Builders working on the Panama Canal expansion project said last week that the project is still expected to be completed by April 2016, despite the discovery of water leakage from fissures in one of the locks.


Two weeks ago, a spokeswoman for the Spanish construction group Sacyr, lead member of the Grupo Unidos Por el Canal (GUPC) consortium responsible for the expansion project, announced cracks were detected in one of the walls, allowing water to leak through. The Panama Canal Authority (ACP) further elaborated that the leak, which occurred in the concrete sill between the lower and middle chamber of the Canal’s expanded Pacific Locks, was the result of insufficient steel reinforcing which had been subjected to extreme stress from testing.


After exam of all the other sills in both lock complexes, GUPC stated that in addition to reinforcing the sill that presented the issue, they would also reinforce the first and second sill in the Cocoli Locks and the first three sills in the Atlantic-facing Agua Clara Locks as a preventative measure—even though these sills have not presented any issues.


The improvement to the 50-mile long waterway, which is used by 13,000 to 14,000 ships each year, has been hit by delays and budget overruns. The GUPC consortium, which also includes Italy’s Salini Impregilio, Belgium’s Jan de Nul and Panama’s Constructora Urbana, overran its initial $5.25 billion budget. That, in turn, lead to financial disputes with the Panama Canal Authority, and work stops.


Nonetheless, almost all of the work has been finished, and structural and systems tests are bringing “optimal results.” According to the GUPC, the 16 massive sliding gates of the new locks “are responding positively to all electromechanical tests.”


In other canal news, growing concerns about the environmental and social effects of Nicaragua’s proposed $50-billion transoceanic canal have prompted the government to postpone the start of construction until at least March, according to the commission overseeing the project. A project “groundbreaking” that was widely reported last December actually was only the start of an access road for heavy equipment.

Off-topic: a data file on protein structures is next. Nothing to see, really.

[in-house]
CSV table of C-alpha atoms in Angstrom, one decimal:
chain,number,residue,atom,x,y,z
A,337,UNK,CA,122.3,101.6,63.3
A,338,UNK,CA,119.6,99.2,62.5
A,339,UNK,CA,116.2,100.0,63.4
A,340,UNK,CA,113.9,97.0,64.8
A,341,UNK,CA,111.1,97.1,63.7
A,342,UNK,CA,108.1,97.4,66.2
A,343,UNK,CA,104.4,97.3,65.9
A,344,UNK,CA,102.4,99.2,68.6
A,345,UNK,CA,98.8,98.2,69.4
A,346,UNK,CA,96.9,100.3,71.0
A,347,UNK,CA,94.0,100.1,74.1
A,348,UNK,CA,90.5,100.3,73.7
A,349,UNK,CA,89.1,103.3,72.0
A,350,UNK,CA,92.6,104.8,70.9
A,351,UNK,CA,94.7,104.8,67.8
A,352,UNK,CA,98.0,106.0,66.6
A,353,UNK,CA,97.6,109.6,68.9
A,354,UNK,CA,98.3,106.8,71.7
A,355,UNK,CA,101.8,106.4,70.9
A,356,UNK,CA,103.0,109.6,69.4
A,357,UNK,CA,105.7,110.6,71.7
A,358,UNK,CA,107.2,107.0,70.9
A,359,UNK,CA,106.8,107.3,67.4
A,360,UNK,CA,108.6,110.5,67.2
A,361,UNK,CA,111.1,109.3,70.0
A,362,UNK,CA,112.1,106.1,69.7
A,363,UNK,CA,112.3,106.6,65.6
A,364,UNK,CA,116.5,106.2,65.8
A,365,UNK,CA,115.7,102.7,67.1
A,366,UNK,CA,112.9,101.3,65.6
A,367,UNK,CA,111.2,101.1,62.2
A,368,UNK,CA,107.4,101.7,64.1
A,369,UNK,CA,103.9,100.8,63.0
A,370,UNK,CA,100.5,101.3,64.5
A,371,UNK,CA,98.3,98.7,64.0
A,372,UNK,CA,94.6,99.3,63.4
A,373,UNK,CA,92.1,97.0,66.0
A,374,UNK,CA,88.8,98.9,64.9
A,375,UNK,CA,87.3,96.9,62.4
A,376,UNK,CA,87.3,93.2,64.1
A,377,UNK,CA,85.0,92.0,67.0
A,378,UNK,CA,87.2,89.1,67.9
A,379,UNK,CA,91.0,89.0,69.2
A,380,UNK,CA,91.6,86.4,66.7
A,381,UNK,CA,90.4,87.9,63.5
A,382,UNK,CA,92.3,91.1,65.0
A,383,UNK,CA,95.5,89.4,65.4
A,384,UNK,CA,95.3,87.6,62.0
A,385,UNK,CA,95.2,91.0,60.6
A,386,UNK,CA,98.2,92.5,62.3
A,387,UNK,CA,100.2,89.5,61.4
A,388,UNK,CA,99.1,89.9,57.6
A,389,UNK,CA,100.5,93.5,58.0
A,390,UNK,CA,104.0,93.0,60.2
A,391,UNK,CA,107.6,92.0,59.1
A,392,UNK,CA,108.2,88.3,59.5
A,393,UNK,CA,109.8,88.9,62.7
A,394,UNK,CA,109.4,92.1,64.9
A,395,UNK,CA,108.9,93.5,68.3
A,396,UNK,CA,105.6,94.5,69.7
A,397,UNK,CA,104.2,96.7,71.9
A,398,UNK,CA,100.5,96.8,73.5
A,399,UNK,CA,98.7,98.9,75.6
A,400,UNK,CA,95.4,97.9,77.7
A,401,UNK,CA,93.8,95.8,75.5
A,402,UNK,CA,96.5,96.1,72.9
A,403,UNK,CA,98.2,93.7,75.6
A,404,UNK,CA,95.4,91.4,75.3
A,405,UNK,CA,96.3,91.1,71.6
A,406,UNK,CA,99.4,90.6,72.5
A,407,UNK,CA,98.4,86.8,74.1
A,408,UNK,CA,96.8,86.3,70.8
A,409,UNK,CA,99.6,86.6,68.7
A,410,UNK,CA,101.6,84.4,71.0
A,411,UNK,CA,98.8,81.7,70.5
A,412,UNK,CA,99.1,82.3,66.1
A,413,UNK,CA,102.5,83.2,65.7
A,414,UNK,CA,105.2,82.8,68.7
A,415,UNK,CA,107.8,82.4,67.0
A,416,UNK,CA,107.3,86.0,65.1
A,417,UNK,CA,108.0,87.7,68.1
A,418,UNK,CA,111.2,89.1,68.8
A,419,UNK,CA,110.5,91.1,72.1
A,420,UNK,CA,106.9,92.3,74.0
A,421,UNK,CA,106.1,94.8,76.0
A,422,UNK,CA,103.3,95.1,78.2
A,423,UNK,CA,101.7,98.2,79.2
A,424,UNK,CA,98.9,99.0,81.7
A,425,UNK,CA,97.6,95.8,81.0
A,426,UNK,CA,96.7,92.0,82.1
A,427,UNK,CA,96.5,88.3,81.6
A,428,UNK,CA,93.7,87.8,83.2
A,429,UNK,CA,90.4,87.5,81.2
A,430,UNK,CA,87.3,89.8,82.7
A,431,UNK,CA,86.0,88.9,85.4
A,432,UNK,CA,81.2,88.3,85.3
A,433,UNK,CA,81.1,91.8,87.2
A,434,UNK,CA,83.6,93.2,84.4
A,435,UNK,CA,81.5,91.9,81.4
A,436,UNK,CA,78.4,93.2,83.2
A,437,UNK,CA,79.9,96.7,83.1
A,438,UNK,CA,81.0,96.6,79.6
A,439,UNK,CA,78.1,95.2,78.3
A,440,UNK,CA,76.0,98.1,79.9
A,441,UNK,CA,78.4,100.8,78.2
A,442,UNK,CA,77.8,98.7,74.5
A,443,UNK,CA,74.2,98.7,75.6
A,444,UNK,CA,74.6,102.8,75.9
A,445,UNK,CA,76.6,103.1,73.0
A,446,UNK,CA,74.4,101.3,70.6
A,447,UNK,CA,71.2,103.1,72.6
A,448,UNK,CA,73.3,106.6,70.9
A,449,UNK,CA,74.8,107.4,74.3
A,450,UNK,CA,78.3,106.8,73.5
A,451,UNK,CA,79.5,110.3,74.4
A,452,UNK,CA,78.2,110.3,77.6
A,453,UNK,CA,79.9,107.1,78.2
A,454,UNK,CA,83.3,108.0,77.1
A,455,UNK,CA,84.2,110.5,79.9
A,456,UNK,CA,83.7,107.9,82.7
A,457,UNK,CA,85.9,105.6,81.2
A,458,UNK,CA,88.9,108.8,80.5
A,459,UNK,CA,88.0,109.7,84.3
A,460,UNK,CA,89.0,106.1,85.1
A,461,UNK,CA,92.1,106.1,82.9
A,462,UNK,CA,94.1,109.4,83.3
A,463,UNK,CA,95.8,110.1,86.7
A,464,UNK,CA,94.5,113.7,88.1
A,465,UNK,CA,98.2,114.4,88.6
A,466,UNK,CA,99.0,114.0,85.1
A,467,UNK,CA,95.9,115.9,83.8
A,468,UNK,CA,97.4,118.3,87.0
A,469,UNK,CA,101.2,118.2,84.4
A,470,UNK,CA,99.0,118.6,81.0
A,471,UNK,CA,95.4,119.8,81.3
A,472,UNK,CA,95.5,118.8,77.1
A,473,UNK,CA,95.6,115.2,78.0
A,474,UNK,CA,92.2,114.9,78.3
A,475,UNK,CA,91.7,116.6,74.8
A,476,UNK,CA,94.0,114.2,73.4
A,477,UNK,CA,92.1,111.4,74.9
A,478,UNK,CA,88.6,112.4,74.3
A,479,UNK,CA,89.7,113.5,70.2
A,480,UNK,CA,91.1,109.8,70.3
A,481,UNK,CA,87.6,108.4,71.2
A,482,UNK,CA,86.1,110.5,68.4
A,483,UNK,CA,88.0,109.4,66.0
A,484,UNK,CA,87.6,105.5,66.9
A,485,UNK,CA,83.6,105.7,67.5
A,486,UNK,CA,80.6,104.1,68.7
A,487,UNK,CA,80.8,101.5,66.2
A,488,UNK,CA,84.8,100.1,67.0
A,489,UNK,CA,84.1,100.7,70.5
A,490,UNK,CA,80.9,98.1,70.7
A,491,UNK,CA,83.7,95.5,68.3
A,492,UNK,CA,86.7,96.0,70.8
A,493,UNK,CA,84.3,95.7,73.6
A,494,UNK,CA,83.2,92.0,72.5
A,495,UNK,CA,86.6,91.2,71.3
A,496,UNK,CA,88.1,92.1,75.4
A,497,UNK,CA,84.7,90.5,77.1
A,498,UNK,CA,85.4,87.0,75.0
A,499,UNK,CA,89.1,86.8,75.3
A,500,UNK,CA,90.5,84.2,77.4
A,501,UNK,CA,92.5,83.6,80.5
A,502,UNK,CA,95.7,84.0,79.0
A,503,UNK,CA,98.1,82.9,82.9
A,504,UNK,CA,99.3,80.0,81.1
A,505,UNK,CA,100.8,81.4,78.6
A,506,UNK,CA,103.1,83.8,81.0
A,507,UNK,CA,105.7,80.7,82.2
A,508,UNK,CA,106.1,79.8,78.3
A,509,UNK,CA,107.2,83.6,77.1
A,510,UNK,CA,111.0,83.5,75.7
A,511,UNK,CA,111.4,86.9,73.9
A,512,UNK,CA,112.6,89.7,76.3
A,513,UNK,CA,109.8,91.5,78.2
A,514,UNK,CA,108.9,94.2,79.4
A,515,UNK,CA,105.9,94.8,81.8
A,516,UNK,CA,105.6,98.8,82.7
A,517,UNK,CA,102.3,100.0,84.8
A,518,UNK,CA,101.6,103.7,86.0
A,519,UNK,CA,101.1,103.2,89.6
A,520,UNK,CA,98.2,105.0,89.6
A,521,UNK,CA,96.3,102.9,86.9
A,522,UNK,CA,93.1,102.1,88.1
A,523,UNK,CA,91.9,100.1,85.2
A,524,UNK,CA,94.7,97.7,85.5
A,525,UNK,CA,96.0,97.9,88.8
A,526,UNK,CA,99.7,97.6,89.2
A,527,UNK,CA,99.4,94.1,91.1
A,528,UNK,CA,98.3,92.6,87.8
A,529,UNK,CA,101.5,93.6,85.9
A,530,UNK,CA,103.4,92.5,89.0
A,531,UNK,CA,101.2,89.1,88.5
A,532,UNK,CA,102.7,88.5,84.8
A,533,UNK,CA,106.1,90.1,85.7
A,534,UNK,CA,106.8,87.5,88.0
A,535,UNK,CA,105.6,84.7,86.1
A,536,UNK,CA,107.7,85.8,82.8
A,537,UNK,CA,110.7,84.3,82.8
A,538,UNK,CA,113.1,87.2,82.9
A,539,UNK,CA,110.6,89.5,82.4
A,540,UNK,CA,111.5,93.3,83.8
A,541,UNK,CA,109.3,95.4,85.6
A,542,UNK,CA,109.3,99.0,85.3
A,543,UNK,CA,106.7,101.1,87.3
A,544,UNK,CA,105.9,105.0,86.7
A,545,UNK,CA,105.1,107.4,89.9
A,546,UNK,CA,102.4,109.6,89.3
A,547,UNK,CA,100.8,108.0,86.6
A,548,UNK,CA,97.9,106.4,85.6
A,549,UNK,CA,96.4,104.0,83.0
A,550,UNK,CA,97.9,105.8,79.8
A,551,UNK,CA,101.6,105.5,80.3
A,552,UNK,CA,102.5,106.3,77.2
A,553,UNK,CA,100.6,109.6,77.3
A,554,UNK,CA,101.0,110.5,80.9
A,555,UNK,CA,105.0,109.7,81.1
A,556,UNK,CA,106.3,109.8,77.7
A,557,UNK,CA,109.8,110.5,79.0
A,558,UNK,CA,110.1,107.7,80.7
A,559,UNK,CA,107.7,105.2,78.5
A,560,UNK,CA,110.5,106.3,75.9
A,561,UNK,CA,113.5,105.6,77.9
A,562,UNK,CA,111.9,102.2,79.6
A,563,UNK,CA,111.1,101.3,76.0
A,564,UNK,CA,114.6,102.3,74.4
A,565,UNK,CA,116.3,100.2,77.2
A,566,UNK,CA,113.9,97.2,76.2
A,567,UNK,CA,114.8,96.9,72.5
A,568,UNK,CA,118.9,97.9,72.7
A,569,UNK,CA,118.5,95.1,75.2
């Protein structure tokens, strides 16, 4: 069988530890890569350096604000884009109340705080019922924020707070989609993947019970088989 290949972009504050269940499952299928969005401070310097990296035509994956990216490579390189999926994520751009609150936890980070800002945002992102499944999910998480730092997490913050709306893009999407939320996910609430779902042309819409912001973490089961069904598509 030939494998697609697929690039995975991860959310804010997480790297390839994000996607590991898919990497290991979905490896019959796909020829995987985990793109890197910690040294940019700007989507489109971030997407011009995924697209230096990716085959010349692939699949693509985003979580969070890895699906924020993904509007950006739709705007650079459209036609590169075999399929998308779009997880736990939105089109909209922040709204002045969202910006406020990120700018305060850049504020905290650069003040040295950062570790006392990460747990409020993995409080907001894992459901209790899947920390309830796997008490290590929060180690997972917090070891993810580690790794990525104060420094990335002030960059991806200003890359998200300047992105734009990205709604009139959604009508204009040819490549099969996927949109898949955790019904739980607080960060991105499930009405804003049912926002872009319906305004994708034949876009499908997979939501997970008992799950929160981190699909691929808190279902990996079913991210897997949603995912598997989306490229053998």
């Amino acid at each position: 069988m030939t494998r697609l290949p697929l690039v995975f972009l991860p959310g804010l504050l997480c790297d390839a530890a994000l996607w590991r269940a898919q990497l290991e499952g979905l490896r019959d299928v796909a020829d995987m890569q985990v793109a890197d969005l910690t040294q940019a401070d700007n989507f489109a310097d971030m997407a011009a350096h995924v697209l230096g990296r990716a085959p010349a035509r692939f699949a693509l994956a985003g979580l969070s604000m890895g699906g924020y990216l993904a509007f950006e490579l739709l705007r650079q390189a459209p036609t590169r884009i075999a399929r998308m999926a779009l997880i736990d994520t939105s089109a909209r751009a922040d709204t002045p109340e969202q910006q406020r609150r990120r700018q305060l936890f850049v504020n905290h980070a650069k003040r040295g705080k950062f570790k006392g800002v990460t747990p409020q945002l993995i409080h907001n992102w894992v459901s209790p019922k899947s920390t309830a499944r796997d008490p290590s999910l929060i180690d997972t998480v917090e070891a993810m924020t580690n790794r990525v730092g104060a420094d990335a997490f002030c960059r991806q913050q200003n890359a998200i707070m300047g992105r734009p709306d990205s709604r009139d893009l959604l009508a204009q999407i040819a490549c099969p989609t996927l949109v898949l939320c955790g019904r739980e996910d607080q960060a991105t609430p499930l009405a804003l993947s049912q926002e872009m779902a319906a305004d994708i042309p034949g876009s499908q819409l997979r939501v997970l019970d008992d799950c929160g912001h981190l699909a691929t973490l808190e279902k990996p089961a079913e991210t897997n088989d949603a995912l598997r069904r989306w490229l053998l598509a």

Hong Kong Nicaragua Canal Development Investment (HKND) claims that it will complete the 173-mile Nicaragua Canal project in 2019. The project is projected to cost $50 billion, and HKND says the canal will be able to accommodate ships of up to 23,000 twenty-foot equivalent units (TEUs). That compares with the 13,000 TEUs the Panama Canal will be able to accommodate after its expansion.


The Nicaraguan government strongly supports the canal, and claims the project and side efforts—including a new airport and free-trade zone—will triple economic output over the first decade of operation and raise the country’s living standards. Chief among the opposition, are environmentalists and scientists, who say the project would put pristine wetlands and rainforests at risk, as well as Lake Nicaragua, Central America’s largest freshwater lake, which is in the pathway of the proposed canal.


The delay comes after consulting firm Environmental Resources Management (ERM) said several issues should be further researched before the project proceeds. Those issues include seismic risks to the locks and whether there is even sufficient water to fill the 175-mile canal.


The study, commissioned by HKND, also urges its client to conduct further consultations with indigenous communities along the canal’s pathway because the plans call for them to be displaced and relocated. It also questions whether Lake Nicaragua, a major source of a source of drinking water and recreation, can survive the dredging of its bottom.


Considering the magnitude of the Panama Canal expansion, it is only natural for delays and cost over runs to arise. However, the proposed Nicaraguan Canal has—since it was first announced—been met with opposition. Given the number of environmental concerns, and protests stemming from the proposed relocation of indigenous peoples, one must wonder if work will ever begin on the proposed canal.